By THE NATION
One of the unlucky tourists was a 7-year-old girl.
“A jellyfish stung my 7-year-old daughter on her arm while she was swimming at the beach around 3.30pm,” a female tourist who asked not to be named told a news reporter yesterday (June 28). “There are no warning signs at the beach so we didn’t realise that we have to look out for jellyfish. On top of this, I don’t know any first aid instructions for jellyfish stings,” she complained.
“As my daughter cried out in pain, there were luckily food merchants there who told me that vinegar and beach morning glory leaves can treat jellyfish poison. They even went to a nearby 7-11 store and bought a bottle of vinegar for my daughter, besides helping pluck the leaves and spending around 15 minutes providing her first aid until she got better,” the woman said.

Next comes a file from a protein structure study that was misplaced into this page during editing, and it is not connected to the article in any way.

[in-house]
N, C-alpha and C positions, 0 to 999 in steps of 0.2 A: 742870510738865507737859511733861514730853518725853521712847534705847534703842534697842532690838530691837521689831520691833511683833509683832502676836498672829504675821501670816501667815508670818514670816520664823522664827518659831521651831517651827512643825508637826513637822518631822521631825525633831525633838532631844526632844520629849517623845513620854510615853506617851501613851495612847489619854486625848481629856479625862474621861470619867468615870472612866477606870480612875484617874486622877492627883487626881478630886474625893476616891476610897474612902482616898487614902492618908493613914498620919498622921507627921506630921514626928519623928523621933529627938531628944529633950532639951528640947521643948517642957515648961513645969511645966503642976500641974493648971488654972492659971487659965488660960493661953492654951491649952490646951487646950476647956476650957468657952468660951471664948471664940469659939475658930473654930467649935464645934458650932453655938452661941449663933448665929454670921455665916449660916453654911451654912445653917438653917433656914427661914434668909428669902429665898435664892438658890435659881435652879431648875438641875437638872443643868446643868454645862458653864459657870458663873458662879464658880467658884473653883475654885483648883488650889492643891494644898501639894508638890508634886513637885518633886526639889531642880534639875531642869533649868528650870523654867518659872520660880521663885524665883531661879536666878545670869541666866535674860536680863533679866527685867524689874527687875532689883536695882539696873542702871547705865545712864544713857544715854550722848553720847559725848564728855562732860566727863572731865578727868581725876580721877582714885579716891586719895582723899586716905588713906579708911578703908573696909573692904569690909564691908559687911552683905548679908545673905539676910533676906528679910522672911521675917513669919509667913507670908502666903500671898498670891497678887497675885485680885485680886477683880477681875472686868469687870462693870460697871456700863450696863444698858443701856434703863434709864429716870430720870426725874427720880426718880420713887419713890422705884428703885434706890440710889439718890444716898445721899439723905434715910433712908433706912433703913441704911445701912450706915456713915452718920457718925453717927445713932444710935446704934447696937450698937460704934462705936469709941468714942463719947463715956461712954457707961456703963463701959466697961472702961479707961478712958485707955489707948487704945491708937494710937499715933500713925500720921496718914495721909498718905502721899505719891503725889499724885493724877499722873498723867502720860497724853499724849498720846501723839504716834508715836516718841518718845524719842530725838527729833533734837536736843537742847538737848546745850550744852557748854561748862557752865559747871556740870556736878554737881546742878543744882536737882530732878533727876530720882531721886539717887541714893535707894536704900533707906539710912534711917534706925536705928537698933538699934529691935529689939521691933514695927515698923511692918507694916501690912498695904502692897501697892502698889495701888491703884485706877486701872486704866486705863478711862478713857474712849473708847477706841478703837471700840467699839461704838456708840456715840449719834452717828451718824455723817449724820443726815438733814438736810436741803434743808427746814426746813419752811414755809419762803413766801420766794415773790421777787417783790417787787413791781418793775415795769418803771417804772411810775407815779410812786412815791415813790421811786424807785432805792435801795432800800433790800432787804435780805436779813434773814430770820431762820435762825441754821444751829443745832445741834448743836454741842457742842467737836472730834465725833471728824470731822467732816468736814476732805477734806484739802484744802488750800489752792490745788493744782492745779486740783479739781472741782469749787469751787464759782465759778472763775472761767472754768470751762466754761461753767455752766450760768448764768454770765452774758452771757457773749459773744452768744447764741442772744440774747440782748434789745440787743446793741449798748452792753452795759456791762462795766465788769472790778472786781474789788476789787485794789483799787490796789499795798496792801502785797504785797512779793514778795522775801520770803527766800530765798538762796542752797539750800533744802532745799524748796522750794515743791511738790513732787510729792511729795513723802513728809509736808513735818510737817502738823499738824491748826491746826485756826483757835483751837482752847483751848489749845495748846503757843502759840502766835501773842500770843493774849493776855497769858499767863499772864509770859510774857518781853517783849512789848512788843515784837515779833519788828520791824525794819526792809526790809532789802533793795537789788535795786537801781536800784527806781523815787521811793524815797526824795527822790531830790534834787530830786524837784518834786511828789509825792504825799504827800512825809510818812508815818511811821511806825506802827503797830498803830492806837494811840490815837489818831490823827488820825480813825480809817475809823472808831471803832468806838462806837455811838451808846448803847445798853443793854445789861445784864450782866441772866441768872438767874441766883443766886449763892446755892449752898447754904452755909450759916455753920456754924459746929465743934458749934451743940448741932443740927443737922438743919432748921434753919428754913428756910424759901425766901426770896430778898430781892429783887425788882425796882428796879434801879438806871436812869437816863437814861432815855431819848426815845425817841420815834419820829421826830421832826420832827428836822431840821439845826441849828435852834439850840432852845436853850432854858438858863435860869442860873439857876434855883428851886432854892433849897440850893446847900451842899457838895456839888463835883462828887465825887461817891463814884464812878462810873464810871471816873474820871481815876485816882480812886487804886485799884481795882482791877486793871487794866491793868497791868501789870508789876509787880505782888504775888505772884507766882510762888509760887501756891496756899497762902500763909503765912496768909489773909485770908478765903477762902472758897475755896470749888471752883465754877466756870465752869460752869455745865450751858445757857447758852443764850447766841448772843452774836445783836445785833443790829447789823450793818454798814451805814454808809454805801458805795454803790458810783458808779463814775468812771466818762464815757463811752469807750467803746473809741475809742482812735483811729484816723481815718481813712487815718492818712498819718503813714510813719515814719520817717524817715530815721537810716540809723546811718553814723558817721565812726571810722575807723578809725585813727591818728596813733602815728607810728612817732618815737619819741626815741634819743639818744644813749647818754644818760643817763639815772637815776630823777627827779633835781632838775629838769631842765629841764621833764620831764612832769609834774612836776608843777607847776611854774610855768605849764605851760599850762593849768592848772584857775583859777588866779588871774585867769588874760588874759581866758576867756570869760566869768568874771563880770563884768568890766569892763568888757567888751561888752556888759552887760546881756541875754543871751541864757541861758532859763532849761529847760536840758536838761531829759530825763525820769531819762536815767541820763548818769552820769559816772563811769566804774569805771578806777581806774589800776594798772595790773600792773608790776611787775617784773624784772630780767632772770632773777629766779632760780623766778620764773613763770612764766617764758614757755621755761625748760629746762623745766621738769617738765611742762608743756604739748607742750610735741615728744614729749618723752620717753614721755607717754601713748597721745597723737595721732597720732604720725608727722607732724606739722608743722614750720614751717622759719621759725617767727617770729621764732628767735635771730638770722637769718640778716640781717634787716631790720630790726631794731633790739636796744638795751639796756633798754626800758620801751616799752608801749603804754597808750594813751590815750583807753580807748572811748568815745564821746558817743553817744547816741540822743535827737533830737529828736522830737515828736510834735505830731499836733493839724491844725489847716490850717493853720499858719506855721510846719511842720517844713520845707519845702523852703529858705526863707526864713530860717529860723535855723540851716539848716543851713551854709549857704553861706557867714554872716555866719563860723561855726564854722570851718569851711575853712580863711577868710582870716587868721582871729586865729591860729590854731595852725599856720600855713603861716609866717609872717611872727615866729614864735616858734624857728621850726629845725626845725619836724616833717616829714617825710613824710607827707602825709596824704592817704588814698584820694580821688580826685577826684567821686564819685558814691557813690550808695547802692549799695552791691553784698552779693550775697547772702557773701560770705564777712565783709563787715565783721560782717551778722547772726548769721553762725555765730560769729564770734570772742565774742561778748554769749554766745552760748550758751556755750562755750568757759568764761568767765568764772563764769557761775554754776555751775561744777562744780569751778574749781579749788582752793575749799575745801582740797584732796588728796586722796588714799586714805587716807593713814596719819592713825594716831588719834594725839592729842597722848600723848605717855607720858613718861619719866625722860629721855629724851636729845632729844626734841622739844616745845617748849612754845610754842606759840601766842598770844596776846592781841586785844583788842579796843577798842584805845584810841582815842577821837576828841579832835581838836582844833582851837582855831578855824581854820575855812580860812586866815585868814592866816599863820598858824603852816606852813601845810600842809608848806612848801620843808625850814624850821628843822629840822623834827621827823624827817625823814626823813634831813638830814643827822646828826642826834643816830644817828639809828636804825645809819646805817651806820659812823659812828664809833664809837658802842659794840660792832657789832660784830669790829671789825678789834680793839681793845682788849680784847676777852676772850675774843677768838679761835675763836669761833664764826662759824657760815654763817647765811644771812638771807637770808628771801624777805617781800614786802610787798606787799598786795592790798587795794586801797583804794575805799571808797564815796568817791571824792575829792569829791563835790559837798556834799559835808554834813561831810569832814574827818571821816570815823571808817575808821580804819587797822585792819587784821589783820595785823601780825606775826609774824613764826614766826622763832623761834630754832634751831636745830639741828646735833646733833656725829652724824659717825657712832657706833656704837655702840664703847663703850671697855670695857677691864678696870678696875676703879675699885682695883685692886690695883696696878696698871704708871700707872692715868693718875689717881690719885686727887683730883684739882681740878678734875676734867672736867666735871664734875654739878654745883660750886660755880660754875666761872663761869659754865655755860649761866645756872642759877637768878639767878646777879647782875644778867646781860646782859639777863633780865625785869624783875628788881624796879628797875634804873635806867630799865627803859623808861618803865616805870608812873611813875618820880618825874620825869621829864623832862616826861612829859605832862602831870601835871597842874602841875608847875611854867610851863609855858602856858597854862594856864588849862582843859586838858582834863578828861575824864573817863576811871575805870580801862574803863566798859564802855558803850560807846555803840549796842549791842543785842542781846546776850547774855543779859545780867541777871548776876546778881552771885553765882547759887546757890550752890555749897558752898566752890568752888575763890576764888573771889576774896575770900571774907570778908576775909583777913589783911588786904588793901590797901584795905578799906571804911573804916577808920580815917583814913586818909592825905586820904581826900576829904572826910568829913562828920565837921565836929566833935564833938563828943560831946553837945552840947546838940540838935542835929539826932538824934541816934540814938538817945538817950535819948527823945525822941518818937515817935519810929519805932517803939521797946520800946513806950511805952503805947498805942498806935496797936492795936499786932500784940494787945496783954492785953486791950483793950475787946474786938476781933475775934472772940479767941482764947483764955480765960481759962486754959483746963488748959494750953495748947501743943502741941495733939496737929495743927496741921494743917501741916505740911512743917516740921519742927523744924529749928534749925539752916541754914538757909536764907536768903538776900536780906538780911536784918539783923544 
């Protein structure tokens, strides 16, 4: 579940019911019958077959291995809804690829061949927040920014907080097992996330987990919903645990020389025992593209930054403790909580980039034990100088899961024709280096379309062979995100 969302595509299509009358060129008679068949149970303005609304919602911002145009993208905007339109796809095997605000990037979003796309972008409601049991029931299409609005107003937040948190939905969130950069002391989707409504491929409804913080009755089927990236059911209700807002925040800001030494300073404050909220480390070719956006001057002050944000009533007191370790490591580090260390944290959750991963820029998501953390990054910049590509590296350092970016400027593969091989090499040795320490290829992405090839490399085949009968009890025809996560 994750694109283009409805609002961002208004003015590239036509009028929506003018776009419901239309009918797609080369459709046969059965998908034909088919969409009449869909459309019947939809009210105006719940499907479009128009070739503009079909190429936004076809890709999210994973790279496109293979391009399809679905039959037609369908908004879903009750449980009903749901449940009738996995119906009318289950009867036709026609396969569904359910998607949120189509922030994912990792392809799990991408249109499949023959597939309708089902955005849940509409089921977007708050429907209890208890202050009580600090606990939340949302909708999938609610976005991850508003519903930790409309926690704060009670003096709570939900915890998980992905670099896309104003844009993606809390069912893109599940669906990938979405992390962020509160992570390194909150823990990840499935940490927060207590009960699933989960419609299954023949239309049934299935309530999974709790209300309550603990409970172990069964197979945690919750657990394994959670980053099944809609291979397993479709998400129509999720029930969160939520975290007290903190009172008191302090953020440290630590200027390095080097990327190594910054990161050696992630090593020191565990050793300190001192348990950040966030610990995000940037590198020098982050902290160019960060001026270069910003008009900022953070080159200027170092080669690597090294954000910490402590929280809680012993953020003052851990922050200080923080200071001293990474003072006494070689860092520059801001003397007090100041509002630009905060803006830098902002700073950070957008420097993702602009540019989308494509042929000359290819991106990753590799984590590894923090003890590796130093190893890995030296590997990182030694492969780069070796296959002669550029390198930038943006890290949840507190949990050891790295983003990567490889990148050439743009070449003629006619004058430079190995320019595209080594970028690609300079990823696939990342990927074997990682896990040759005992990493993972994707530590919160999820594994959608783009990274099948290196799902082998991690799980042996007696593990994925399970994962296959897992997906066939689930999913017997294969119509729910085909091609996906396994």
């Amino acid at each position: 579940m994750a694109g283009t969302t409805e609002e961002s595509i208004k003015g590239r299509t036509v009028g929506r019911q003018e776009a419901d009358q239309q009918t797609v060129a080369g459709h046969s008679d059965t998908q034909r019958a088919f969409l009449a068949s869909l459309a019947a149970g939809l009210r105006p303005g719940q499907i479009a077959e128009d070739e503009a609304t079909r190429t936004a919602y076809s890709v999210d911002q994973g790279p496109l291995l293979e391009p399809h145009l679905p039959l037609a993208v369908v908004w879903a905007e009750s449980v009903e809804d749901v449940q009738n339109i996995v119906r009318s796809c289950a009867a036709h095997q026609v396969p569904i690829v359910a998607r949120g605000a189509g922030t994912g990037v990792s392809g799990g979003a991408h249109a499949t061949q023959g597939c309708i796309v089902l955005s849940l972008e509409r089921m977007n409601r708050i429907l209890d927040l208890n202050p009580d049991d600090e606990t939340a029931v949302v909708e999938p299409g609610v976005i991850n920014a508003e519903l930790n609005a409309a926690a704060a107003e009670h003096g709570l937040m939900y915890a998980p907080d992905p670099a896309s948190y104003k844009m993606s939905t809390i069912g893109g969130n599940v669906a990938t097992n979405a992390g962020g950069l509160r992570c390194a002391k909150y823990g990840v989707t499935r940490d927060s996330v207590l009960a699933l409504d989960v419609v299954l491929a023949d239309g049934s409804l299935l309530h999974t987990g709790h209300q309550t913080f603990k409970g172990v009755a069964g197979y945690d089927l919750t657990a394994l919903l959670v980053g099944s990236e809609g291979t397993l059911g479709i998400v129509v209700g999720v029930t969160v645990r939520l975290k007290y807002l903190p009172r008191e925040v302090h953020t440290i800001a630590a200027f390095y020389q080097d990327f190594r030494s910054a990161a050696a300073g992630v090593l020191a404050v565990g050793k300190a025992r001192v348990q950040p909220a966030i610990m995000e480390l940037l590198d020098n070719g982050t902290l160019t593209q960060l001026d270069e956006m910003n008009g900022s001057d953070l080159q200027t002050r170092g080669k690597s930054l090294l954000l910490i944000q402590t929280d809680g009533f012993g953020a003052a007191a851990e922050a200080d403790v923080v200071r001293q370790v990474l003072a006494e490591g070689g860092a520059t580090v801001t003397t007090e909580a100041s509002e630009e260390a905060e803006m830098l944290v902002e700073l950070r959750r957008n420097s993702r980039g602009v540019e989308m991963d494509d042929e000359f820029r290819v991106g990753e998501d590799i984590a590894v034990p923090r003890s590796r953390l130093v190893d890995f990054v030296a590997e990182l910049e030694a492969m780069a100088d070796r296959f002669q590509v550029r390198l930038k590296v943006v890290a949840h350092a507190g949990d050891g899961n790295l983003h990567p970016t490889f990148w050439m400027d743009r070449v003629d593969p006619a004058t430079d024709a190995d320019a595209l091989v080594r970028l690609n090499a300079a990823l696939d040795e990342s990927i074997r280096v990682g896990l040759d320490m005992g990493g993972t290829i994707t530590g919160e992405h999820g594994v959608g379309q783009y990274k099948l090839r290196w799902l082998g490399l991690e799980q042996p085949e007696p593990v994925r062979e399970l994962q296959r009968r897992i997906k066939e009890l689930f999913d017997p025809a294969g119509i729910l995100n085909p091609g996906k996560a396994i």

“A lot of people don’t know how to treat jellyfish stings,” said one of the beach merchants. “Do not rub the wound or wash it with fresh water as the burn will worsen, only vinegar can do the trick.
“Local agencies should step in and put up warning signs at the beach during this jellyfish season, as visitors are starting to pour in after the Covid-19 lockdown was lifted,” he added. “Furthermore, they should set up a first-aid unit at the beach to provide proper medical assistance to victims of jellyfish stings, as many people may unknowingly worsen their wounds by using fresh water.”